Fig. 6 is a horizontal section of the point (enlarged) of a bit differing from that of Figs. 4 and 5 only in the shape of the flutes or grooves.
Fig. 7 is an enlarged horizontal section of the point of a conventional flat or spade type wood boring bit.
In the drawing, wherein for the purpose of illustration are shown several embodiments of the invention and wherein similar reference characters designate corresponding parts throughout the several views, the letters A, B, C and D designate four embodiments of the invention and E, a conventional flat or spade type wood boring bit.
Each embodiment of the invention comprises a shank, a blade, and a point. Except for the point, each bit is substantially alike.
In the embodiment A of Figs. 1 and 2, the shank 10 is shown as a cylindrical body portion with the free end portion reduced in circumference to provide the shoulder 11 and this portion is provided with a plurality of spaced-apart flats 12, for the chuck jaws, all this being conventional construction.
The blade 13 extending from the inner end portion of the shank and is preferably integral therewith, and comprises a body portion having opposite, substantially flat faces and bevelled edges or faces 14, 15, 16 and 17, with Tnited States Patent'O 2,782,824 Patented Feb. 26, 1957 ICC the edges or faces 15 and 16 being terminal edges with the bevelled faces extending in opposite directions, as can be appreciated in Fig. 1, but the bevels of the edges or faces 14 and 17 extend substantially parallel.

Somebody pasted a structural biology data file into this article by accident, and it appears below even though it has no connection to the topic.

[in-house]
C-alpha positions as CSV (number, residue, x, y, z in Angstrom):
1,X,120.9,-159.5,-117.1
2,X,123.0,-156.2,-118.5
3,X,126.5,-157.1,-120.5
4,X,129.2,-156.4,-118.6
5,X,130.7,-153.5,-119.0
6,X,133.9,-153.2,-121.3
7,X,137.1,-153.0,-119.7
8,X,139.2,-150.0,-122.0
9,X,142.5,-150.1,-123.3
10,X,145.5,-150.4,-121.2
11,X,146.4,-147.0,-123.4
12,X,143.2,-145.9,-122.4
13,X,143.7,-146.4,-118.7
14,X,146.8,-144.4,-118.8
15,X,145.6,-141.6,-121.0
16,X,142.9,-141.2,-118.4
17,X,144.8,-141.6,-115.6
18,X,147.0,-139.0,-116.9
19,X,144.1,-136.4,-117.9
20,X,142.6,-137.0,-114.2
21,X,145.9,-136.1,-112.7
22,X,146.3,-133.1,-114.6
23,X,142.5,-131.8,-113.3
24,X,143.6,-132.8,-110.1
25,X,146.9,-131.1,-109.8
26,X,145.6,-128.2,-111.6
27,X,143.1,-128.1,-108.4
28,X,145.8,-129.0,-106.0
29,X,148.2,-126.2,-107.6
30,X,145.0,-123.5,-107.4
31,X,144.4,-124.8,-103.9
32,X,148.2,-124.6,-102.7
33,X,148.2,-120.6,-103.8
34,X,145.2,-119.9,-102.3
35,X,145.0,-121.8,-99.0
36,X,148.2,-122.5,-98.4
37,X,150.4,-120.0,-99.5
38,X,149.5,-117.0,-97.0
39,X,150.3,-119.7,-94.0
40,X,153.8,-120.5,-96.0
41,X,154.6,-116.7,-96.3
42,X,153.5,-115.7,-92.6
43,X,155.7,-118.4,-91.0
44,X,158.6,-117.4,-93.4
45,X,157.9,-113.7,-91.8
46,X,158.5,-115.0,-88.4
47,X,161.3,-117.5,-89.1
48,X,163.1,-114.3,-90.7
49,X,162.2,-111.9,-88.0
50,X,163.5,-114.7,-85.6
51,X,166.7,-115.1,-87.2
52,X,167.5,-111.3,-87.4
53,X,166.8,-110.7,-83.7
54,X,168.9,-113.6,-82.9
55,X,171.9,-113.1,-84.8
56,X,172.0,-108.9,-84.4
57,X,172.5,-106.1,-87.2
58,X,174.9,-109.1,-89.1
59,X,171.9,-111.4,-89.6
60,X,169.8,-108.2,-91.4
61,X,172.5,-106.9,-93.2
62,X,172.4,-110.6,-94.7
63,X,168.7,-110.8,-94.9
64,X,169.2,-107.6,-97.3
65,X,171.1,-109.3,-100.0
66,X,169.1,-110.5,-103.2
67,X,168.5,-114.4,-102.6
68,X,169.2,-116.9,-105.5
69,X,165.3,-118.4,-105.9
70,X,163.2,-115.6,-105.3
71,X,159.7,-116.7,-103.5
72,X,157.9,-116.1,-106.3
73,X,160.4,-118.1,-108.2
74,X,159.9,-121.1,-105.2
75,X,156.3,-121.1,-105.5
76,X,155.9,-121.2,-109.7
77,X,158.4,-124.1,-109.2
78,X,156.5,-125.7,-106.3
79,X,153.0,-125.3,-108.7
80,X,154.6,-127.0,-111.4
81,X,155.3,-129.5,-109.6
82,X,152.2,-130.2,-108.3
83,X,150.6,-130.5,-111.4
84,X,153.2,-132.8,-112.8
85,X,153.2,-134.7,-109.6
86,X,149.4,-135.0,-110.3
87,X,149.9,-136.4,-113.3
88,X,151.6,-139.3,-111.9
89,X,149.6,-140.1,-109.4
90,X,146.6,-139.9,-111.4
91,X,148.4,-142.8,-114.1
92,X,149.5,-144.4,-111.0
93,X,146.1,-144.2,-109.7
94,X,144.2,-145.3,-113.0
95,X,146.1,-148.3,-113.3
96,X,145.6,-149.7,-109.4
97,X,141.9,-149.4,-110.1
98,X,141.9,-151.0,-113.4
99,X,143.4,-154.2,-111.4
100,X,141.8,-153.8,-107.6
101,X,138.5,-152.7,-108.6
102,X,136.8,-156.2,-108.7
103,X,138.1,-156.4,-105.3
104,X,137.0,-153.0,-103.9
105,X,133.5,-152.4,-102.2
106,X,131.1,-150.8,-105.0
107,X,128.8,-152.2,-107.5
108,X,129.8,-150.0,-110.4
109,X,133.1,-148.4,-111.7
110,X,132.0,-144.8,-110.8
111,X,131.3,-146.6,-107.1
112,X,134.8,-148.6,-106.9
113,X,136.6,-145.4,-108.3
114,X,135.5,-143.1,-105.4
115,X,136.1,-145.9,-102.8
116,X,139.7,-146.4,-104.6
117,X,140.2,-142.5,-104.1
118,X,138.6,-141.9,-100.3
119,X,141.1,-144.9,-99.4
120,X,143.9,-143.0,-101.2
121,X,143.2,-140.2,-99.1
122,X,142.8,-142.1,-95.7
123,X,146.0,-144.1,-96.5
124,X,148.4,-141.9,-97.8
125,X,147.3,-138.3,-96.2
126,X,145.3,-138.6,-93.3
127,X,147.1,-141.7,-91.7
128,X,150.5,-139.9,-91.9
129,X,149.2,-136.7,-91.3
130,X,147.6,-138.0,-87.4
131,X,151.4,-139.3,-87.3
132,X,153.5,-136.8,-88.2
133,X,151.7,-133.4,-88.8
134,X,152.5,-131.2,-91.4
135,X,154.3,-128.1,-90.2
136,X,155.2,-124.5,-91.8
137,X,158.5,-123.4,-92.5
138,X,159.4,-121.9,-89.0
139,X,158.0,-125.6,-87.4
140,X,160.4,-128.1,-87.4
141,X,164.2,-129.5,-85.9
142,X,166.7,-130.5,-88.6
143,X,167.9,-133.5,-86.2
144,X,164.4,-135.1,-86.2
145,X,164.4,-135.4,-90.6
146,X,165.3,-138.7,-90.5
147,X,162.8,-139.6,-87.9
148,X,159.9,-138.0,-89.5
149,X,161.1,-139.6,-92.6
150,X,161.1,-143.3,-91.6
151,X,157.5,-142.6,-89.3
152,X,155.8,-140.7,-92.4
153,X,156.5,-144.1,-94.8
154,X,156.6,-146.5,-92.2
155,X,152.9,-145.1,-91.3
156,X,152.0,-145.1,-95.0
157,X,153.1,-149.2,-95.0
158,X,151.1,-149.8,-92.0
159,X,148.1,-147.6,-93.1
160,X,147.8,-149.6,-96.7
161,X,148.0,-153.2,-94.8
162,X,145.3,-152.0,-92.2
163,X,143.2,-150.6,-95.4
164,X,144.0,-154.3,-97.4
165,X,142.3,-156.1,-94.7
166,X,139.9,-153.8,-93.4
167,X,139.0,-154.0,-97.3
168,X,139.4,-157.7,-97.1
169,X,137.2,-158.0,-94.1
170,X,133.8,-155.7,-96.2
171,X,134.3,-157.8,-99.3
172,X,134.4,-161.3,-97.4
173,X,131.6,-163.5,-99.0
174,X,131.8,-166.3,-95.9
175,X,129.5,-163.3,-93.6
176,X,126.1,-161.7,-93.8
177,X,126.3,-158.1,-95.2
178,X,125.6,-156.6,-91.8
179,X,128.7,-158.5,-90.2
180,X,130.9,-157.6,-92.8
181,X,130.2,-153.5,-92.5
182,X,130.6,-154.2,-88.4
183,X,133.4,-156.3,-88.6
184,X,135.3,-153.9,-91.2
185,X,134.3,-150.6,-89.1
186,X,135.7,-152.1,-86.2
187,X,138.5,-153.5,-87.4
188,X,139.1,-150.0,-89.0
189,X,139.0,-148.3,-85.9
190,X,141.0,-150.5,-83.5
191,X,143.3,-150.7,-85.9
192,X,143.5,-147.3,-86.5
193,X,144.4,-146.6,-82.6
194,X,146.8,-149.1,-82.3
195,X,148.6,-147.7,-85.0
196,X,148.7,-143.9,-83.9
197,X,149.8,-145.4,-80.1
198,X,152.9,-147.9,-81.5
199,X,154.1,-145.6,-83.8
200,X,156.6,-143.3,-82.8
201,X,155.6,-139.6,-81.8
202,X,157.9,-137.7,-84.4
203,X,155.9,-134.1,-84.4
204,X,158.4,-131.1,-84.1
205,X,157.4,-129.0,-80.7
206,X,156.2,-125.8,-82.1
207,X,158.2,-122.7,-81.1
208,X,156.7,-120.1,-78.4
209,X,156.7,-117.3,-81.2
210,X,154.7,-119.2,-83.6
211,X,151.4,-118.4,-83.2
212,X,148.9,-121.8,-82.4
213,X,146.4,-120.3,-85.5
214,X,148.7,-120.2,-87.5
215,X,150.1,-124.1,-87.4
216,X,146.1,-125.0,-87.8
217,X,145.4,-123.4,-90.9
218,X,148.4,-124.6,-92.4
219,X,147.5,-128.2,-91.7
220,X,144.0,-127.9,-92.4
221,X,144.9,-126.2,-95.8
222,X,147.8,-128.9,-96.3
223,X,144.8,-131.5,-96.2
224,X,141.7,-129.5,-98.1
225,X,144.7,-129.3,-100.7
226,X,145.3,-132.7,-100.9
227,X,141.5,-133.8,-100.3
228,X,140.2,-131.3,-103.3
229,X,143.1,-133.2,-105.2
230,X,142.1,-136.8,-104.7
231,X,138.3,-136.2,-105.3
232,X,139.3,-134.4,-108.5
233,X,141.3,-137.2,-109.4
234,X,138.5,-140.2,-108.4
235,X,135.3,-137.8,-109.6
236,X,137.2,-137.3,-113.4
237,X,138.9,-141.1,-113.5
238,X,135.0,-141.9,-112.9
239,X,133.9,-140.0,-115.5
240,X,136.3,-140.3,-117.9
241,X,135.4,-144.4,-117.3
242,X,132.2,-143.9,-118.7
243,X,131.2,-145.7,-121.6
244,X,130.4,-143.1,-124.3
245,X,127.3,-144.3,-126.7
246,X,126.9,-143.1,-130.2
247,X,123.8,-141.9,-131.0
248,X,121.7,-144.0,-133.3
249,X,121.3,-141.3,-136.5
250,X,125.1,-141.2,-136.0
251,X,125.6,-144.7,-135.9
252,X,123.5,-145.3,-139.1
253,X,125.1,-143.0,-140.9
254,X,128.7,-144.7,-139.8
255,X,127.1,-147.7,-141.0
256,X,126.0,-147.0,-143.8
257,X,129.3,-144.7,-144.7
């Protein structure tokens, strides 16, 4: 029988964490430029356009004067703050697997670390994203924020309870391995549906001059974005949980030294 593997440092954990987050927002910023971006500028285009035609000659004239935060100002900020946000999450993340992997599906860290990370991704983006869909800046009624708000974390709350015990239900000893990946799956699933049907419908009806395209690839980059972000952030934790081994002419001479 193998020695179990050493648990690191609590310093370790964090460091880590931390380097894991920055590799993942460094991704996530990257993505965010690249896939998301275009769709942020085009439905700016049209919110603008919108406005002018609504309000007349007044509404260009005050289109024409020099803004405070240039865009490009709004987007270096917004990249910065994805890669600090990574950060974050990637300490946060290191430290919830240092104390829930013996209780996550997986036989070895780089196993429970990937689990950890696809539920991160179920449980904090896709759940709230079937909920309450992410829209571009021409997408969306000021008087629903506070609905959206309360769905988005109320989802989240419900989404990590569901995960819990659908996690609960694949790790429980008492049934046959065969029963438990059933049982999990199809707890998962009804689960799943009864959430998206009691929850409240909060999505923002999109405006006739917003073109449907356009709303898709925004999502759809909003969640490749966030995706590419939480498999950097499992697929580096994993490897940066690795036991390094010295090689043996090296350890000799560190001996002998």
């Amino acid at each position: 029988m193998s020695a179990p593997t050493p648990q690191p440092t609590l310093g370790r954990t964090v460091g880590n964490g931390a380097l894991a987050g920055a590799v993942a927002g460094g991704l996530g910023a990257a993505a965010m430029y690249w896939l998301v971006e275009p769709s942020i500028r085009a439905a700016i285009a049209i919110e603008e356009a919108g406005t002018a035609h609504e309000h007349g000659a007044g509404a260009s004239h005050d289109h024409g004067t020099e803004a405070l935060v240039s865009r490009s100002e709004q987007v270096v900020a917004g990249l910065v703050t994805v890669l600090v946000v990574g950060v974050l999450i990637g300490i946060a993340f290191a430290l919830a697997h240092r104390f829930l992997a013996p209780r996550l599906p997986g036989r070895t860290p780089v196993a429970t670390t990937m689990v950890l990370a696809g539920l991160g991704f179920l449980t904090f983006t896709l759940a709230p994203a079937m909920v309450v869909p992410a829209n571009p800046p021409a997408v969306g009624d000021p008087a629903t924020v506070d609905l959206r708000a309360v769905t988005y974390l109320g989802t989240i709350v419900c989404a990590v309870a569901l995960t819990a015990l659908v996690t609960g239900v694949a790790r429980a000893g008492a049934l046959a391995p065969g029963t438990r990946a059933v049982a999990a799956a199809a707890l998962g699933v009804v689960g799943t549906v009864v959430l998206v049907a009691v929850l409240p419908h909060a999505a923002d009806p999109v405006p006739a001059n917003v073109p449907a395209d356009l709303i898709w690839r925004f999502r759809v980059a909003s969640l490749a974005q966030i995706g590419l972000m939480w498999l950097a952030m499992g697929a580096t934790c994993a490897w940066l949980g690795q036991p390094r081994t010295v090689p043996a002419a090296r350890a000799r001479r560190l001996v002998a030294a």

The point 18 extends from the outer end of the body portion of the blade 13 and is preferably integral therewith. It comprises a body portion having a thickness substantially like that of the blade 13 and bevelled end edges or faces 19 and 20 with the edge 20 like the edge 19.
Extending from the apex 21 of the body portion of the point 18 is a groove or flute 22 in each opposite flat side face of the body portion of the point body. Each groove or flute 22 is defined by opposite longitudinal edges 23 and 24 insubstantial parallelism, while one edge 24 is also an edge of the bevelled face 20. Edges 23 and 24 join each other at a location in the body portion of the blade 13 just inwardly of the edges 15 and 16 respectively. It will be noted, in Fig. 2, that the grooves or flutes 22 are arcuate transversely.